First, however, we will look at some alternative ways to specify pitch, and at initialization variables.

2.1. Pitch Converters

[ See the discussion of cpspch in the Csound 5 Reference Manual (The See Also section of the cpspch documentation also will point you to additional pitch conversion opcodes, such as cpsoct, octcps, octpch and pchoct, that you won't need now, but may wish to use at some point in the future.]

If we want equal-tempered pitches, typing in the frequency of each pitch in our scores grows old very quickly. Csound provides several alternative ways to specify frequency or pitch. Here, we will consider:

cycles per second (cps) ;
octave pitch class (pch) ; and
and octave decimal (oct) notations.

Each of these pitch specification methods is useful in certain circumstances.

cps : In cps notation, pitch is expressed in terms of cycles per second (hertz). This is the method we employed in Chapter 1. Ultimately, oscillators always must receive pitch information in terms of cps.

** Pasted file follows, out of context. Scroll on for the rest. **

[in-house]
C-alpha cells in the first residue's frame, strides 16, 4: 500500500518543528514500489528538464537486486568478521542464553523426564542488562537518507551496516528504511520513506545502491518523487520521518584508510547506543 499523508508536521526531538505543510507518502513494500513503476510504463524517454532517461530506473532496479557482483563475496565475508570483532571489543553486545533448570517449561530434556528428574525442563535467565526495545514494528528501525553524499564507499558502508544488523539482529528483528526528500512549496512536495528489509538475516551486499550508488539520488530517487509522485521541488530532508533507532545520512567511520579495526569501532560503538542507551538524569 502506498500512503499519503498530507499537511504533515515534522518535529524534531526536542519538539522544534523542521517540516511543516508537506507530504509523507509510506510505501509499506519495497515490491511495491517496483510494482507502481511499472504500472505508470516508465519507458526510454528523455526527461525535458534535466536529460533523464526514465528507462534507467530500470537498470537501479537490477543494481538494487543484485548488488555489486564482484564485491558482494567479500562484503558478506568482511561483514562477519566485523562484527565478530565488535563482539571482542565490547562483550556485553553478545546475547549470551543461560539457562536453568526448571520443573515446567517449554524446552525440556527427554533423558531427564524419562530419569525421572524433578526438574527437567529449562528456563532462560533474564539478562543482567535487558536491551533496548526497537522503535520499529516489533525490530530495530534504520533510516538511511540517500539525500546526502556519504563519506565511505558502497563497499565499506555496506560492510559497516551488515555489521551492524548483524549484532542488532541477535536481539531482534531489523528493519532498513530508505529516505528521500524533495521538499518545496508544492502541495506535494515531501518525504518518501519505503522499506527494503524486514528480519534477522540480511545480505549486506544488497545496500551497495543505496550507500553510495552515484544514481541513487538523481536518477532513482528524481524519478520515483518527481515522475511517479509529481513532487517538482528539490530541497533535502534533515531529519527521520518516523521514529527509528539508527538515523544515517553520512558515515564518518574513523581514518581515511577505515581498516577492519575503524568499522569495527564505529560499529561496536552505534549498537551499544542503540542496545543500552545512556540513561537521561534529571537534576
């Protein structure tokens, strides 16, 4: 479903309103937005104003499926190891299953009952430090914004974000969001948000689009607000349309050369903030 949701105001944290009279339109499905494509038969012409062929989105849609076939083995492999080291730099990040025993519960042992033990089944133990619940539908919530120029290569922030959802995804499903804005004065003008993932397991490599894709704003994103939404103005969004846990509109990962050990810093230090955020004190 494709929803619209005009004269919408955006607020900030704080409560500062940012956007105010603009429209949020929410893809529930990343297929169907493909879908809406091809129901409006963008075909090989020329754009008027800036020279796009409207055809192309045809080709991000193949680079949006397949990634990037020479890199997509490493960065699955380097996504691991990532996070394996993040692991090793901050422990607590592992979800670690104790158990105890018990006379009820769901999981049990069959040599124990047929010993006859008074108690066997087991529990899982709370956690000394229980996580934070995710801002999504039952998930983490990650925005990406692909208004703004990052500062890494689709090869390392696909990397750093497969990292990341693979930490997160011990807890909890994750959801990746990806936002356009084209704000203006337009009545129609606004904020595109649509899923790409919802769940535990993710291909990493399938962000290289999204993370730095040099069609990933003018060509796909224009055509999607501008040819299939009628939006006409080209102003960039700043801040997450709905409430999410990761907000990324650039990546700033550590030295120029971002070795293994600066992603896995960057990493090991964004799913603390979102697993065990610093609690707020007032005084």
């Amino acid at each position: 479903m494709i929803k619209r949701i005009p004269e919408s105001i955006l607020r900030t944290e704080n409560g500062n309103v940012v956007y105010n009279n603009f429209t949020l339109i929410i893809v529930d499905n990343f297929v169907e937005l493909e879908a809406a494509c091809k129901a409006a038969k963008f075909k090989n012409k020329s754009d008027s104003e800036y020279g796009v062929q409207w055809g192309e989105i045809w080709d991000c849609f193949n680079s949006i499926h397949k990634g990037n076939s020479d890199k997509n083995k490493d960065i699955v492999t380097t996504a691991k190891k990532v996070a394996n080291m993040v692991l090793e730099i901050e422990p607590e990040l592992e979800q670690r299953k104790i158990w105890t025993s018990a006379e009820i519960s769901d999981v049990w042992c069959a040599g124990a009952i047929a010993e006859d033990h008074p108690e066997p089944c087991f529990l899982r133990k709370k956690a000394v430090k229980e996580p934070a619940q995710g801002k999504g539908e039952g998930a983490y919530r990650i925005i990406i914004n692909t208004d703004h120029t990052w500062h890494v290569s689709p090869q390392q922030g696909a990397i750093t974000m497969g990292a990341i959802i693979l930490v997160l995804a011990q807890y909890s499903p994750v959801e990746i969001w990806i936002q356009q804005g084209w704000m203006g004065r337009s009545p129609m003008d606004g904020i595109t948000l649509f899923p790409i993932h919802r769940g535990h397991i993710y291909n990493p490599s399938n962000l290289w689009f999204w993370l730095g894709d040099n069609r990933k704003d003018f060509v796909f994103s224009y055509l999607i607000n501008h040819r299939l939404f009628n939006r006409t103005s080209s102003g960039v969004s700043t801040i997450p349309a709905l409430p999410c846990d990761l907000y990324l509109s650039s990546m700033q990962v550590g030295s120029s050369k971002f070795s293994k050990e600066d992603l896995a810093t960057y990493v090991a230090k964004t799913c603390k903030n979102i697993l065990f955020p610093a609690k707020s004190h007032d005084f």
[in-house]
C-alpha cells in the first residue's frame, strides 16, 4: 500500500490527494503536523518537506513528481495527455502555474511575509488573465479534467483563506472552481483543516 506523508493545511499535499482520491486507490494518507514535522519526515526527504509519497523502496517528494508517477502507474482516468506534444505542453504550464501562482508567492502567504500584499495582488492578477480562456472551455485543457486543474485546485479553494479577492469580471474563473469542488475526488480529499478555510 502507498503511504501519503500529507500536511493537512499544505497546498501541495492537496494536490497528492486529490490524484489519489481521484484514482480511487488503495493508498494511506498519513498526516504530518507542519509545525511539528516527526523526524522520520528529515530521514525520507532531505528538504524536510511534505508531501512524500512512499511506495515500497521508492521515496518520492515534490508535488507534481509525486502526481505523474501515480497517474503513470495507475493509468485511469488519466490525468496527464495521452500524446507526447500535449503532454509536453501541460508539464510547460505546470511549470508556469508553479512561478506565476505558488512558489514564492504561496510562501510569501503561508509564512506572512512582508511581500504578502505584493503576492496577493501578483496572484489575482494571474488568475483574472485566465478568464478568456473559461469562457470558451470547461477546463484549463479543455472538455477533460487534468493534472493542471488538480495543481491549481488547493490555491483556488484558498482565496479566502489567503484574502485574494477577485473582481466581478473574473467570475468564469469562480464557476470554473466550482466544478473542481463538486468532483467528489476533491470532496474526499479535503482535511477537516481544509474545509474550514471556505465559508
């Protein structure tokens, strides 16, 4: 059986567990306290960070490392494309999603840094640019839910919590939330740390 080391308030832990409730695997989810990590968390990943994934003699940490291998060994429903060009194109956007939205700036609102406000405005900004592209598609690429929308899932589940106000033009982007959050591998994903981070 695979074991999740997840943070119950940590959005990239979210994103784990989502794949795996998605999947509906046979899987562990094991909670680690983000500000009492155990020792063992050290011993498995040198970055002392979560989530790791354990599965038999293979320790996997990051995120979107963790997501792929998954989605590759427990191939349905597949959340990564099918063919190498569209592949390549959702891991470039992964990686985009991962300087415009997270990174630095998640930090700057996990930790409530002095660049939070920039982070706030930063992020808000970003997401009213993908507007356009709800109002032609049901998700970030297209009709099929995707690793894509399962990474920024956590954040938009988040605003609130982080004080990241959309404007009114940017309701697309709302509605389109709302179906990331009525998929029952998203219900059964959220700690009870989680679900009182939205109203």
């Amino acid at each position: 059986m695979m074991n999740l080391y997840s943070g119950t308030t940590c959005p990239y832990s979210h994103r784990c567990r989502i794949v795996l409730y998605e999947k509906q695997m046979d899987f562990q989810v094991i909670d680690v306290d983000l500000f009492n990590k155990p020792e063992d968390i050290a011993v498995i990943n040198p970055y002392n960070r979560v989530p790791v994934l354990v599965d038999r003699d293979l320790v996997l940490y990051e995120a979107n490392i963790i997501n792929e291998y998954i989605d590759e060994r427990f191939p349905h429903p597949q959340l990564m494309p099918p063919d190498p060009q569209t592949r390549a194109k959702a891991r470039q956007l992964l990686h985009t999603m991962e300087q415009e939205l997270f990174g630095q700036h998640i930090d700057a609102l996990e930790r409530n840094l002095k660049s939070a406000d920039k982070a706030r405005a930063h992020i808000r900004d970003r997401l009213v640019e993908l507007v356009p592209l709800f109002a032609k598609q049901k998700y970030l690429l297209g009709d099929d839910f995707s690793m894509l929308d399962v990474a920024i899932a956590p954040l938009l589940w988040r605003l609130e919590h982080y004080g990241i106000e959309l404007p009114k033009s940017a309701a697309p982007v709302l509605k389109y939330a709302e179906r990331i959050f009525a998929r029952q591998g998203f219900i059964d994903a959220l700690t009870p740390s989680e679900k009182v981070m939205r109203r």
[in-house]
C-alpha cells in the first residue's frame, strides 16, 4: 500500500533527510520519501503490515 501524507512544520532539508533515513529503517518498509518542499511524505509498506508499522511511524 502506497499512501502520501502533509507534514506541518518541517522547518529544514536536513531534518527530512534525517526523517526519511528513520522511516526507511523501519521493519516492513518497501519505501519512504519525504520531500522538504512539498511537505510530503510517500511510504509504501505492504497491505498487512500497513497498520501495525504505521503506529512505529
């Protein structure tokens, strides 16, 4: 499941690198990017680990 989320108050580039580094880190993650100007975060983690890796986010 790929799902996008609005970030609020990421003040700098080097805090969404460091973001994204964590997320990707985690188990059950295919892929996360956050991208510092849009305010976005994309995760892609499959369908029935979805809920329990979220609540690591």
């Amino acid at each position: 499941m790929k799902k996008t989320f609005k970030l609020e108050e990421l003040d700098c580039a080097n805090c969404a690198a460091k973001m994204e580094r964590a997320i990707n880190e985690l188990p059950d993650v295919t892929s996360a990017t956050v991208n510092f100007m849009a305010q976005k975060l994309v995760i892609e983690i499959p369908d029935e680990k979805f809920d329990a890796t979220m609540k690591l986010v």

pch : Here, digits to the left of the decimal point specify the octave, while digits to the right specify and equal-tempered pitch class. 8.00 represents middle C; 5.00 specifies the lowest pitch-class C on the piano, and 12.00 the highest "C" on the piano. The "fraction" .01 represents the pitch class "C#", .02 "D", and .11 "B"
In pch notation, any number with a decimal portion higher than .11 gets converted to the next highest octave. Thus, 8.12 is the same as 9.00, 8.15 is the same as 9.03, etc.
oct : Octave designations (to the left of the decimal point) are the same as those in pch notation (8.00 is still middle c). However, now the octave is divided into 100 equal parts; 8.50 is a pitch exactly half-way between middle c and the c above it (F#), 8.75 is 3/4 of an octave above middle c (A 440). A half step has a value of .0833.
oct notation, while less common than cps and pch, is can be useful for representing microtonal tunings, vibratos, glissandi, and other purposes.
If you would like some additional help with conversions between pch, cps and some other common pitch notation formats, consult the following:

Csound also provides several pitch converter utilities that enable us to convert pitch specifications between pch, cps and oct formats. The (ugly) names of these pitch converter utilities consist of two of these 3-letter groups butted together. The first three letters specify the output format of the pitch notation, while the second three letters indicate the input format. Thus, a line of code like this: